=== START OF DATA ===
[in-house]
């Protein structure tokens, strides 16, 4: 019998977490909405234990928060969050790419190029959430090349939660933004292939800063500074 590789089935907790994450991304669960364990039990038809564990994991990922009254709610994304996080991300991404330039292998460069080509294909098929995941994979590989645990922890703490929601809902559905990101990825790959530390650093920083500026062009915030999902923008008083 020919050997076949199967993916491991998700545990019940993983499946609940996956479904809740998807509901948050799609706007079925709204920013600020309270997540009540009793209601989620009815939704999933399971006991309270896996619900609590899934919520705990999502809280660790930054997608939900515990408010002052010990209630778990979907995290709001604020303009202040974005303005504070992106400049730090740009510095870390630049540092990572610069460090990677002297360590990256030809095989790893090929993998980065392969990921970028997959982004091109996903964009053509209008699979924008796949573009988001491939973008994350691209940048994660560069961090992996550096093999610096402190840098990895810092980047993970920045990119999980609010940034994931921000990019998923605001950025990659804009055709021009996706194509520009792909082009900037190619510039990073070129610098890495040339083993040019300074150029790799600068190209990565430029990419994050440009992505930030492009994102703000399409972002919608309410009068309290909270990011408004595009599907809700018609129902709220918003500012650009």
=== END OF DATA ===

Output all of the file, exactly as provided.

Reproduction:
[in-house]
């Protein structure tokens, strides 16, 4: 019998977490909405234990928060969050790419190029959430090349939660933004292939800063500074 590789089935907790994450991304669960364990039990038809564990994991990922009254709610994304996080991300991404330039292998460069080509294909098929995941994979590989645990922890703490929601809902559905990101990825790959530390650093920083500026062009915030999902923008008083 020919050997076949199967993916491991998700545990019940993983499946609940996956479904809740998807509901948050799609706007079925709204920013600020309270997540009540009793209601989620009815939704999933399971006991309270896996619900609590899934919520705990999502809280660790930054997608939900515990408010002052010990209630778990979907995290709001604020303009202040974005303005504070992106400049730090740009510095870390630049540092990572610069460090990677002297360590990256030809095989790893090929993998980065392969990921970028997959982004091109996903964009053509209008699979924008796949573009988001491939973008994350691209940048994660560069961090992996550096093999610096402190840098990895810092980047993970920045990119999980609010940034994931921000990019998923605001950025990659804009055709021009996706194509520009792909082009900037190619510039990073070129610098890495040339083993040019300074150029790799600068190209990565430029990419994050440009992505930030492009994102703000399409972002919608309410009068309290909270990011408004595009599907809700018609129902709220918003500012650009």